Only three species of Paphiopedilum within the subgenus Parvisepalum boast pink flowers – P. delenatii, P. micranthum, and P. vietnamense. P. delenatii has been has been used to make a wide number of primary hybrids with other Paphiopedilum species, and are the focus of this article. All the plants mentioned here I have grown and flowered at my home in southern Japan.
Most species within this subgenus live in northern Vietnam and adjacent areas of China. The exceptions are P. vietnamense which is found in a very small area in the northern mountains of Vietnam, and P. armeniacum, confined to a small area of Yunnan near the Myanmar border. By contrast, P. delenatti is found only along the southern coastline of Vietnam. The upshot is that all in the group can endure colder temperatures in winter, while P. delenatti is a truly tropical plant.
The earlier primary hybrids with P. delenatii were made from the progeny of one famous plant grown by Marcel Lecoufle. In the last 20 years, with the rediscovery of this species in southern Vietnam, its hybrids have become more diverse and available.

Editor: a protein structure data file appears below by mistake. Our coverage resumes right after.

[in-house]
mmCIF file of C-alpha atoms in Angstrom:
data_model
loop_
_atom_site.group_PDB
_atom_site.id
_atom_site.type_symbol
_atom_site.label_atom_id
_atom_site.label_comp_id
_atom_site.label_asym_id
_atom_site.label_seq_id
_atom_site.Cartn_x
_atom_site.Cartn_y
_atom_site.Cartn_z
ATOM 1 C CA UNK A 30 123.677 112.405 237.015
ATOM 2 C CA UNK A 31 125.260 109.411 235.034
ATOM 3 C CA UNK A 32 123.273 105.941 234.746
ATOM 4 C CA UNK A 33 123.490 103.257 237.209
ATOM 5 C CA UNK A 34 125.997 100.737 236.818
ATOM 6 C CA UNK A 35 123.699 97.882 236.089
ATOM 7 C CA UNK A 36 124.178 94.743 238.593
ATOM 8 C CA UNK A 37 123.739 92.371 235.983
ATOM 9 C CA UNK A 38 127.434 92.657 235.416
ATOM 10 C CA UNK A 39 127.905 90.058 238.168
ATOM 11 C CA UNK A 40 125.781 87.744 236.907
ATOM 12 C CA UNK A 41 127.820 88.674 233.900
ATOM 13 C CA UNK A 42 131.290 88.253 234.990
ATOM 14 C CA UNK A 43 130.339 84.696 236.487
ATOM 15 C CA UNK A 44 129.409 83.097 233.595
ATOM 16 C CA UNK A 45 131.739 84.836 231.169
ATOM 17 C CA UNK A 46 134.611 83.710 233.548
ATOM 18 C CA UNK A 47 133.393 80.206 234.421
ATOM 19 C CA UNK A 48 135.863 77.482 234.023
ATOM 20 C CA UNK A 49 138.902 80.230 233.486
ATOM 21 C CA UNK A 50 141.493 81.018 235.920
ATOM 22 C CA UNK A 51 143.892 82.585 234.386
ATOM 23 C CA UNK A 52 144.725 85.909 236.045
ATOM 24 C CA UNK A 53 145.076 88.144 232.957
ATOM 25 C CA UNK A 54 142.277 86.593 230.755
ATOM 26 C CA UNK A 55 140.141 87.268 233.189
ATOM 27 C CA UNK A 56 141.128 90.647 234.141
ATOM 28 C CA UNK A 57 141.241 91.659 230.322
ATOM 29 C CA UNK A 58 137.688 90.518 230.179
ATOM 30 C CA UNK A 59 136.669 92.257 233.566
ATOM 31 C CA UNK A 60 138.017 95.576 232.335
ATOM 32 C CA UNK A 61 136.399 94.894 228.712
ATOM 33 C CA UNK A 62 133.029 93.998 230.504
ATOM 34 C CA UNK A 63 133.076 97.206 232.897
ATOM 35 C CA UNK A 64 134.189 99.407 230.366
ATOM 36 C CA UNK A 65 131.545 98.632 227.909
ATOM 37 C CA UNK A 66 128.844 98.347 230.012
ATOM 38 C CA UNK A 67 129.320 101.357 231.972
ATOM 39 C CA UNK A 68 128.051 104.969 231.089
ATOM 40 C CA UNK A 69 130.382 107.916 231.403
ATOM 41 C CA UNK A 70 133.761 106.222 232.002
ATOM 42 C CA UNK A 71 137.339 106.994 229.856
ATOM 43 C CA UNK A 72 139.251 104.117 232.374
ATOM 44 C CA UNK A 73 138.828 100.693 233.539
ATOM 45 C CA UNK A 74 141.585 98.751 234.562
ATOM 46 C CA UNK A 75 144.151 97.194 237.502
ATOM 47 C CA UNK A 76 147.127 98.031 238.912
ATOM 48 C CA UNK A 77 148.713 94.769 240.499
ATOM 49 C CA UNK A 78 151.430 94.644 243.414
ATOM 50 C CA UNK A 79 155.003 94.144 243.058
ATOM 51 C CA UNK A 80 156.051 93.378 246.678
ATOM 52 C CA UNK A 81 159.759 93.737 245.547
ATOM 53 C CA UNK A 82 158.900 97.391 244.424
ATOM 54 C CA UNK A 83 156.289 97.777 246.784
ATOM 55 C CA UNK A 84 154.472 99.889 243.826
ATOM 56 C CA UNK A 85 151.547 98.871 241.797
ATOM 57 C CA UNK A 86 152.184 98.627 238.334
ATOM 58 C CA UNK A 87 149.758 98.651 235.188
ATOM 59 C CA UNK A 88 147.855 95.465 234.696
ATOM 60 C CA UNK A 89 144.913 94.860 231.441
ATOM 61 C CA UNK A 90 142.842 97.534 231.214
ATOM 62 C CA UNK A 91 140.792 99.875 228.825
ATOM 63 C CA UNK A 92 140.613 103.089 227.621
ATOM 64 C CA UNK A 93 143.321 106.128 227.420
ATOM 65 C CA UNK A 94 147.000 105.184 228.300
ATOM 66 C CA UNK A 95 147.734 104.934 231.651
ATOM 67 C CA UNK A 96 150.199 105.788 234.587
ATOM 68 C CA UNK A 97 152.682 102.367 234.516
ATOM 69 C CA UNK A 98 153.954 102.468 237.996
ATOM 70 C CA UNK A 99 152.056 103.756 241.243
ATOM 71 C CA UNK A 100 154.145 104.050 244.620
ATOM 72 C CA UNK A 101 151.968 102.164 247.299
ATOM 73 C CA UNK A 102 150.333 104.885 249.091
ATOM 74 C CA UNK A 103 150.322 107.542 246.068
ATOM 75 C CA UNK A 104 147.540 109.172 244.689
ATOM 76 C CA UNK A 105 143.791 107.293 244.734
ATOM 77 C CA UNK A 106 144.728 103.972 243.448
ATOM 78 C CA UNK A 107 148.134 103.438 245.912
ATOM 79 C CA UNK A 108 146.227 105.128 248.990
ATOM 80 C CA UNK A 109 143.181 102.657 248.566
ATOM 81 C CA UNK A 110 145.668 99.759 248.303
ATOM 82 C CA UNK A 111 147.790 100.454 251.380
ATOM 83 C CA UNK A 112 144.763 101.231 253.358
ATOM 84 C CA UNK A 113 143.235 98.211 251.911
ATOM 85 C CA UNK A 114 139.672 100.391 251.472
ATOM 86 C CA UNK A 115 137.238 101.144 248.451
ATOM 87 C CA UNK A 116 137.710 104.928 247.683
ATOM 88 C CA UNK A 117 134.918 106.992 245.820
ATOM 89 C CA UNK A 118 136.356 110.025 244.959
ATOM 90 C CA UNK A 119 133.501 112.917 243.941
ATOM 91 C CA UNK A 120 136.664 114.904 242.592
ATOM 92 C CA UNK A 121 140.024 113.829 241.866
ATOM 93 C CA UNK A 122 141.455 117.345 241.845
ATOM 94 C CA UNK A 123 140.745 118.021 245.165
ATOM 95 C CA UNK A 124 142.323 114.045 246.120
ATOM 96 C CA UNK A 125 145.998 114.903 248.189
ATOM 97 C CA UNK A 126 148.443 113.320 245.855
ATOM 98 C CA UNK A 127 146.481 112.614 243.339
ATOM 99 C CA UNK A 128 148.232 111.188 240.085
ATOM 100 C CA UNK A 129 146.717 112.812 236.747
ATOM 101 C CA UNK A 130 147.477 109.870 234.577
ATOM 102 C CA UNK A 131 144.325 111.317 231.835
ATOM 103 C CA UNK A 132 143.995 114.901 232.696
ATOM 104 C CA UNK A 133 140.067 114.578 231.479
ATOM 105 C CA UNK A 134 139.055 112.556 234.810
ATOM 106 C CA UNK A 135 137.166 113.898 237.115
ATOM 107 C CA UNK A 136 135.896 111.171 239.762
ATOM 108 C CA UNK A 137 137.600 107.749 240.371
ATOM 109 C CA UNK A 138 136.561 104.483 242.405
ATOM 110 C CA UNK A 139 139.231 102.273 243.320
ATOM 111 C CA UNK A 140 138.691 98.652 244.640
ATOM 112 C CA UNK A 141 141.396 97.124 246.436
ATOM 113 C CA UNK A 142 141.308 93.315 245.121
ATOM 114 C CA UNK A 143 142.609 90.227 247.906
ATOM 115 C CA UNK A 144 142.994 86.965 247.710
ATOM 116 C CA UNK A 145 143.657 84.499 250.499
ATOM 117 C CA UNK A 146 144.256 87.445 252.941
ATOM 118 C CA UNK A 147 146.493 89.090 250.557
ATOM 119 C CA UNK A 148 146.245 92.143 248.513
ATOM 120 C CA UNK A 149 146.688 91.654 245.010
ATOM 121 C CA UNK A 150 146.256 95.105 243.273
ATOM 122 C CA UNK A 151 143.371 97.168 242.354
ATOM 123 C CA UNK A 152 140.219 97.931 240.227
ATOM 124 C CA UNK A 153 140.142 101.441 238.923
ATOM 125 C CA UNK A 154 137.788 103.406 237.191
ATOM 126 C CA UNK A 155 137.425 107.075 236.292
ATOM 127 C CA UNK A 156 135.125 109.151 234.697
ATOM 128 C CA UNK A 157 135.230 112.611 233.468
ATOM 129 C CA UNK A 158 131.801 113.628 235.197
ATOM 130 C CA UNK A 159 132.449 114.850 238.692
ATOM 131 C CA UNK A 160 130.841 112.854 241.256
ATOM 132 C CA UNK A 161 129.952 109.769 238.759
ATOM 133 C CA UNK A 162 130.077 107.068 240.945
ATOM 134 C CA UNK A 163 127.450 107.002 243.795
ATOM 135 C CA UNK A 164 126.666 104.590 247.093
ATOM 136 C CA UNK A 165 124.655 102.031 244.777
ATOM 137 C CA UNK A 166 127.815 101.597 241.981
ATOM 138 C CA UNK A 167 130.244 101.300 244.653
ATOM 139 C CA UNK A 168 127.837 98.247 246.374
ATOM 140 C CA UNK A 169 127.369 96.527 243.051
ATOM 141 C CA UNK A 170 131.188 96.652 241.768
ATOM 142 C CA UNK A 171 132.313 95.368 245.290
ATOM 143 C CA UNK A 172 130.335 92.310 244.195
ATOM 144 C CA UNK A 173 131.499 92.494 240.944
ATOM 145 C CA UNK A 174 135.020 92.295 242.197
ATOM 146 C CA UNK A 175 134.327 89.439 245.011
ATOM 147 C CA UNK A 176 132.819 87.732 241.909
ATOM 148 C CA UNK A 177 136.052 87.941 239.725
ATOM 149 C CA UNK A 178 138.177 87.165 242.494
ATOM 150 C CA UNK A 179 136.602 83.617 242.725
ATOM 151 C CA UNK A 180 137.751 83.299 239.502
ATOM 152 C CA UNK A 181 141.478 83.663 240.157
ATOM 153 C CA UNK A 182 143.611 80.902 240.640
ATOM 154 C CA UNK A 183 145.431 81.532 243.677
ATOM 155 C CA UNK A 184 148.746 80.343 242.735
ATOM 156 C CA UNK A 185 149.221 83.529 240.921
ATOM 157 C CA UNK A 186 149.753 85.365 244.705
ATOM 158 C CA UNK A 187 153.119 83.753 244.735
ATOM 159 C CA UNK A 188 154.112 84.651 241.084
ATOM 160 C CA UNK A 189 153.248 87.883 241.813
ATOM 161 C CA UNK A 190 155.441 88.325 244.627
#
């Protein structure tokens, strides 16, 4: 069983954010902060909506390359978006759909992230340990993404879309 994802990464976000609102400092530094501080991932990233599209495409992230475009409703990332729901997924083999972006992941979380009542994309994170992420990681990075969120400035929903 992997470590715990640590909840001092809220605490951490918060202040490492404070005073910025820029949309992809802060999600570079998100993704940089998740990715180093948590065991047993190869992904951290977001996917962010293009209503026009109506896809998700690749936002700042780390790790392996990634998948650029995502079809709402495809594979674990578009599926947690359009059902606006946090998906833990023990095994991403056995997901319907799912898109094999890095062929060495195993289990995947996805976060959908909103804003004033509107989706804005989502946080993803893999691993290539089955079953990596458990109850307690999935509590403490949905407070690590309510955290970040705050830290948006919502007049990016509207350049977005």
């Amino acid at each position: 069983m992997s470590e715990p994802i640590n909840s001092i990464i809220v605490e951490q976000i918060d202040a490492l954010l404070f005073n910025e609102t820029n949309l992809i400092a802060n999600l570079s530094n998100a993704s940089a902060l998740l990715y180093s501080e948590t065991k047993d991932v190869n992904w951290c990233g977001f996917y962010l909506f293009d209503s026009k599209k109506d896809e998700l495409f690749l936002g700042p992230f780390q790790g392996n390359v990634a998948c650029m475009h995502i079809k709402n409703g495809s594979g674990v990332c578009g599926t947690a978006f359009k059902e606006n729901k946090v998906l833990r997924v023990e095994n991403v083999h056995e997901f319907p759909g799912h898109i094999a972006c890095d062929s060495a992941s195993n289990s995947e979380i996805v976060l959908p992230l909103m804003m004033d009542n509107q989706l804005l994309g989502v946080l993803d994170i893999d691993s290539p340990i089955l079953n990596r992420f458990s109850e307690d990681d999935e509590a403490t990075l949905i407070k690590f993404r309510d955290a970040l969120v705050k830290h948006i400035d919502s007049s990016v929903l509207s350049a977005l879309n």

One interesting feature of many its hybrids is the tendency of nearly all white flowers resulting, a sort of “bleaching out” of the purple, yellow, and green pigments. A good example of this is P. Armeni White where the yellow pigment of P. armeniacum are virtually lost. The yellow on the staminode of P. delenatii appears on its hybrids as well.
Without further adieu, here are the P. delenatii primary hybrids I’ve grown over the past 7 or so years.
First off is P. Ho Chi Minh (Popow, 2002), a hybrid made with the closely related species, P. vietnamense. The flower is quite large, up to 10 or more centimeters across. My plant opens relatively flat, but then gets more cupped within the first couple days. While many people complain this hybrid’s flower lasts a very short time (some report a week or less), my plant keeps it’s blooms for three weeks on average. It is a annual bloomer for me, but increases its number of growths slowly.
The next three hybrids all show the above mentioned “bleaching effect”. The first is one of my all time favorite Paph hybrids, P. Armeni White (Kubo, 1987), a cross with the pure yellow flowered P. armeniacum. The flower initially is somewhat cupped and creamy yellow, but within a few days bleaches nearly pure white, except the staminode which is yellow and marked with brick red. As the flower matures it also tends to open more and the petals and dorsal sepal become more wavy.
The one plant I have suffered a set back due to poor roots (I didn’t repot it for the first two seasons), but has recovered. It is said to be very vigorous, easily forming clumps. That has not been my experience, but I don’t find it particularly difficult either. In my book this is a must have Paphiopedilum hybrid.